Word Origin [Greek]: word, reason, discourse, from legein to speak
1. Philosophy. the rational principle that governs and develops the universe.
2. Theology. the divine word or reason incarnate in Jesus Christ. John 1:1–14.
(philosophy) reason or the rational principle expressed in words and things, argument, or justification; esp personified as the source of order in the universe
In the beginning the Word [logos, indwelling logic, reason] already existed. The Word was with God, and the Word was God.
“To the curious, the inquisitive, the seekers of knowledge… who care less about labels and more about truth… because in the eternal debate for answers, the one thing is true – The Power of Logic.”
The above quote, taken from an advertisement for “atheism” is mostly true because every human being (not just an atheist) is innately curious, inquisitive and seeks after knowledge. Call it an intuitive need to express what the Creator has placed inside all of us – that which may be known of God is manifest in us.
We’re told to seek first after God and His way of doing things. One has to be curious, inquisitive in order to seek, and God rewards those who diligently seek Him. Some of these rewards are increased knowledge, understanding, and wisdom.
The Apostle John tells us that eternal life is knowing God. Knowledge is a process of curiosity, seeking, discovering, understanding. There is no person who can exhaust the depths of knowing who God IS. Impossible. God is infinite.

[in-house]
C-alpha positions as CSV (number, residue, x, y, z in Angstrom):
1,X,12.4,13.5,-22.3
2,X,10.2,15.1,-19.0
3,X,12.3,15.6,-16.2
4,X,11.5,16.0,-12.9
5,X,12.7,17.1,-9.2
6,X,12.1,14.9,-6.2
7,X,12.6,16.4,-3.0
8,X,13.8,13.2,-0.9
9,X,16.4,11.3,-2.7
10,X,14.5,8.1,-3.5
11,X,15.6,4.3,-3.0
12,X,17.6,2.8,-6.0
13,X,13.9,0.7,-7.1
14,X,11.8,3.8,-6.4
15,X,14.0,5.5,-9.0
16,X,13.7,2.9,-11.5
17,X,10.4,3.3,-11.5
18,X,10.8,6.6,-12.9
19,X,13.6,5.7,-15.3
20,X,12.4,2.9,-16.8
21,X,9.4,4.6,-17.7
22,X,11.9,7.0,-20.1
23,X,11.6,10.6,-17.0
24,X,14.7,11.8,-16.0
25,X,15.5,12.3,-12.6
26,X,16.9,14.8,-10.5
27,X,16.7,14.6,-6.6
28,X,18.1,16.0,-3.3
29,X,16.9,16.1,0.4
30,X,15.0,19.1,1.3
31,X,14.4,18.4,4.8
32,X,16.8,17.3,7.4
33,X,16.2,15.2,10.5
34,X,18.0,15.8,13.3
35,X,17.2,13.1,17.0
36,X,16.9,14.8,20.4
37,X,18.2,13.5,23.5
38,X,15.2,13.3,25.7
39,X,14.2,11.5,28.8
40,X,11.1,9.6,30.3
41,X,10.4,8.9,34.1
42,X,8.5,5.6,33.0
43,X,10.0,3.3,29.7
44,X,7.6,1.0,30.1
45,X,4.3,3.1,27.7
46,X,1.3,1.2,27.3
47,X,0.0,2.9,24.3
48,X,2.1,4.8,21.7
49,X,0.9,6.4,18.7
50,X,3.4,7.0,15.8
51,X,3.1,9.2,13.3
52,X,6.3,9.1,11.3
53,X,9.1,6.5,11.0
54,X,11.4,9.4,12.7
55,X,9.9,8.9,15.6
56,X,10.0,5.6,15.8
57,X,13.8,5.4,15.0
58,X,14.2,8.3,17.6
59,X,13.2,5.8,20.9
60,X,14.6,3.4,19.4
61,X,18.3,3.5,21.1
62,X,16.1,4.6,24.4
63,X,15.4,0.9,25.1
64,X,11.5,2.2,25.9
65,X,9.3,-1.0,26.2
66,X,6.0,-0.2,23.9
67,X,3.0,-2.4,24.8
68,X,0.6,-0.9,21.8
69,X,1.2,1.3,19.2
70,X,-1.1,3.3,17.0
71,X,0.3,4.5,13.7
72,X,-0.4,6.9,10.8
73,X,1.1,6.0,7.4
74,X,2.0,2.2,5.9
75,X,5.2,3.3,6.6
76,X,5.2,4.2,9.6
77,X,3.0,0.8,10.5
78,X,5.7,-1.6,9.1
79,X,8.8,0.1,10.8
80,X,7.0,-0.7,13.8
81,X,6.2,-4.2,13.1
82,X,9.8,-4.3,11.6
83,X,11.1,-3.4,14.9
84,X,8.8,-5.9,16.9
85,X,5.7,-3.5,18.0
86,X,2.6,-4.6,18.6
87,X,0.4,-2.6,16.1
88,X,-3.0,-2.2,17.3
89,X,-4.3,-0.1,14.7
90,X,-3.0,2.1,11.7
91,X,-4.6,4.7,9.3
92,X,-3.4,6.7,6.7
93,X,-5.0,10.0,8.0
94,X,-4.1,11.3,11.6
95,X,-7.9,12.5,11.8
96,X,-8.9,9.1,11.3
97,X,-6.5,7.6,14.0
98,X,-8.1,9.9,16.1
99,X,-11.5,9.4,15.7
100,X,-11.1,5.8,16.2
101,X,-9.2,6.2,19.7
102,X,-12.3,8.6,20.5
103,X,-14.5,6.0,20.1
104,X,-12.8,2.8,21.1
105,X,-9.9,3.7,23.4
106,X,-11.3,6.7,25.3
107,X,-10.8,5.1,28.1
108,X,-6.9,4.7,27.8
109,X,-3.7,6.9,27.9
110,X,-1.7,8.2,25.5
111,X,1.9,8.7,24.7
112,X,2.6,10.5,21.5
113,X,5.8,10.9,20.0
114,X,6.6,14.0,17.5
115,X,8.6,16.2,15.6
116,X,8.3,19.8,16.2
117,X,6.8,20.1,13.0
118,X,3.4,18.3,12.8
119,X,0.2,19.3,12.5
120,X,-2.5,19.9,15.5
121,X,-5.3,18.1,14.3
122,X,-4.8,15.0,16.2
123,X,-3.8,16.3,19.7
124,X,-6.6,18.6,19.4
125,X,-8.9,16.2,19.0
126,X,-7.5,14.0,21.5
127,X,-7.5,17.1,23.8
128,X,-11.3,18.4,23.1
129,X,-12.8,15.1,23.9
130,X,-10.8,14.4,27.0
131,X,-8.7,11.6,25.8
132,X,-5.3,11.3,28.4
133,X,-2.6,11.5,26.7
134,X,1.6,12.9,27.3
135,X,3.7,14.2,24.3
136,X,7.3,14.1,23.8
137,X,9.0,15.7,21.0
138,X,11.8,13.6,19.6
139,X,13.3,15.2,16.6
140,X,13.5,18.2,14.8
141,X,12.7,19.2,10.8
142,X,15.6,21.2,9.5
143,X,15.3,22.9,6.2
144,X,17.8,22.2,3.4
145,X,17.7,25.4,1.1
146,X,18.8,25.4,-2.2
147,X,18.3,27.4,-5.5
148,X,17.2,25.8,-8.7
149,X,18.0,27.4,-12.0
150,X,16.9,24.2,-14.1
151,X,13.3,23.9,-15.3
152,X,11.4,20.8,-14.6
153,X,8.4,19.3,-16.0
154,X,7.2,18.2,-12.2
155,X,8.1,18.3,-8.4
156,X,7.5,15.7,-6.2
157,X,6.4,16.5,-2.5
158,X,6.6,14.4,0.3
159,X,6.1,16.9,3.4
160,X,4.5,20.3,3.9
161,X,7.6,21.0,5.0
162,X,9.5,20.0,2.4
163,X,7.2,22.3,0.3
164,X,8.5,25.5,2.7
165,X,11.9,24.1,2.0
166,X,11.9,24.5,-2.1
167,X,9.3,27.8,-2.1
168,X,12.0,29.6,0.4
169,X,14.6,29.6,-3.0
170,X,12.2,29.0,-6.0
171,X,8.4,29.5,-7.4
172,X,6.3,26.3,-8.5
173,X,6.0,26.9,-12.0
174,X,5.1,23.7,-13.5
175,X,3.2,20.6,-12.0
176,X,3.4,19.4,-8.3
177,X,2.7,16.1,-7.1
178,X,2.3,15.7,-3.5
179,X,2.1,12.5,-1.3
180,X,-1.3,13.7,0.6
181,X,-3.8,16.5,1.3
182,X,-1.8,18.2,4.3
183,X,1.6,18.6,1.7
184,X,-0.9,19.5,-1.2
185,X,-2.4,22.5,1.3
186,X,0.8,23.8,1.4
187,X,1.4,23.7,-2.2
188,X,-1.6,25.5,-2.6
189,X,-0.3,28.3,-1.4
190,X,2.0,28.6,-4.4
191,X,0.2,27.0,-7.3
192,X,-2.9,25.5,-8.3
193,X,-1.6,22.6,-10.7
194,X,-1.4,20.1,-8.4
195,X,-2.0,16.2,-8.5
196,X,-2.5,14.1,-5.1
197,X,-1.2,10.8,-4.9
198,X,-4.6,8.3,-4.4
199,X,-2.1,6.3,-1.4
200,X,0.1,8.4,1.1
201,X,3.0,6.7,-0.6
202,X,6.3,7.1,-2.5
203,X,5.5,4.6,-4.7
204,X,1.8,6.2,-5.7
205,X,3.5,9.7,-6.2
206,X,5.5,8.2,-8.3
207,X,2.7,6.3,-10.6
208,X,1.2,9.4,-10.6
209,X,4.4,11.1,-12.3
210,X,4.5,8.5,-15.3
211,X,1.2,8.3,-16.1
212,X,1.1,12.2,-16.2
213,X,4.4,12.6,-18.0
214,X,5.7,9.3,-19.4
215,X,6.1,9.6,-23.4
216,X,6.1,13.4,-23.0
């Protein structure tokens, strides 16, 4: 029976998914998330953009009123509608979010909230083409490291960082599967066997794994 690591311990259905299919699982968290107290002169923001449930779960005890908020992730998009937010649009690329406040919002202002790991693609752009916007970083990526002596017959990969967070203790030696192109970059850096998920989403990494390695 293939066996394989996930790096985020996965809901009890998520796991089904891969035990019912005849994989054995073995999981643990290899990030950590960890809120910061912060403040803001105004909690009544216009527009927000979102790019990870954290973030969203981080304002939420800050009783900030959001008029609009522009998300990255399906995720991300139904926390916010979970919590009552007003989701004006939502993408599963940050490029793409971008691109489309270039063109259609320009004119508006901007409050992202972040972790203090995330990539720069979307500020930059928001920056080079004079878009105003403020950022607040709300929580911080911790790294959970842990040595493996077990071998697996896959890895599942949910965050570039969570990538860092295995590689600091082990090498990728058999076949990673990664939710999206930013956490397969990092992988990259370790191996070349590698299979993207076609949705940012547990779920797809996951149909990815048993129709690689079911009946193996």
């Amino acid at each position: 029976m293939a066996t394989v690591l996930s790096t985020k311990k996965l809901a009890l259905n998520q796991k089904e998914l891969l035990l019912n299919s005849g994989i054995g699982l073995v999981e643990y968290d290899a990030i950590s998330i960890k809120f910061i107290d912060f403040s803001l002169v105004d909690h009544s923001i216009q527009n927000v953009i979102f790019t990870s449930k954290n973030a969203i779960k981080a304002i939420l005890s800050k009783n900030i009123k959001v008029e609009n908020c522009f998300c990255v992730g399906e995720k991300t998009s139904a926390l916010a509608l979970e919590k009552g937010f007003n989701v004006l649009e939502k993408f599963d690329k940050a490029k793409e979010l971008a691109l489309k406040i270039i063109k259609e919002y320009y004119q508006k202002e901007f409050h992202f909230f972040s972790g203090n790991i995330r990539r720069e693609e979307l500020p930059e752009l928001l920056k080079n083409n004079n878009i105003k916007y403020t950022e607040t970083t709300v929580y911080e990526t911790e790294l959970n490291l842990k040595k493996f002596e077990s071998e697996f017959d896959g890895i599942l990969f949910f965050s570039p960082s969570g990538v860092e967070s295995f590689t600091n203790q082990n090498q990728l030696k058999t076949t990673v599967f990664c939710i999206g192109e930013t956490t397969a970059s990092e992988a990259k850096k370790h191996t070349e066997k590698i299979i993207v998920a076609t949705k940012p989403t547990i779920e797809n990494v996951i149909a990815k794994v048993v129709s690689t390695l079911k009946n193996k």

Oddly though, the ad ends with: “We go one God further. Atheism”.
Huh? What? Seriously, what does this even mean?
Most atheists would argue to their last breath that atheism is not a belief system. Well how do they take themselves or expect anyone to take them seriously if, even they do not believe nor have faith in what they espouse.
The ‘non-belief’ of atheism has led them to take the very definite action of producing an ad (to spread the logical gospel of atheism?), because as every “non-believer” knows, non-belief always leads to action. Of course not!
Yet, they seek to speak of the power of logic.
If I go up to a vending machine and do not believe I’ll get anything for the money I put in, I will not take the positive action of placing my money in the machine. My action/inaction is based entirely upon my belief/faith/trust in the reliability of the machine. That’s logic.
Refraining from going further, I’ll just quote a more reasoned and logical mind, that of Mr. Chesterton: I do not feel any contempt for an atheist, who is often a man limited and constrained by his own logic to a very sad simplification.
Who or what is the source of this Power of Logic?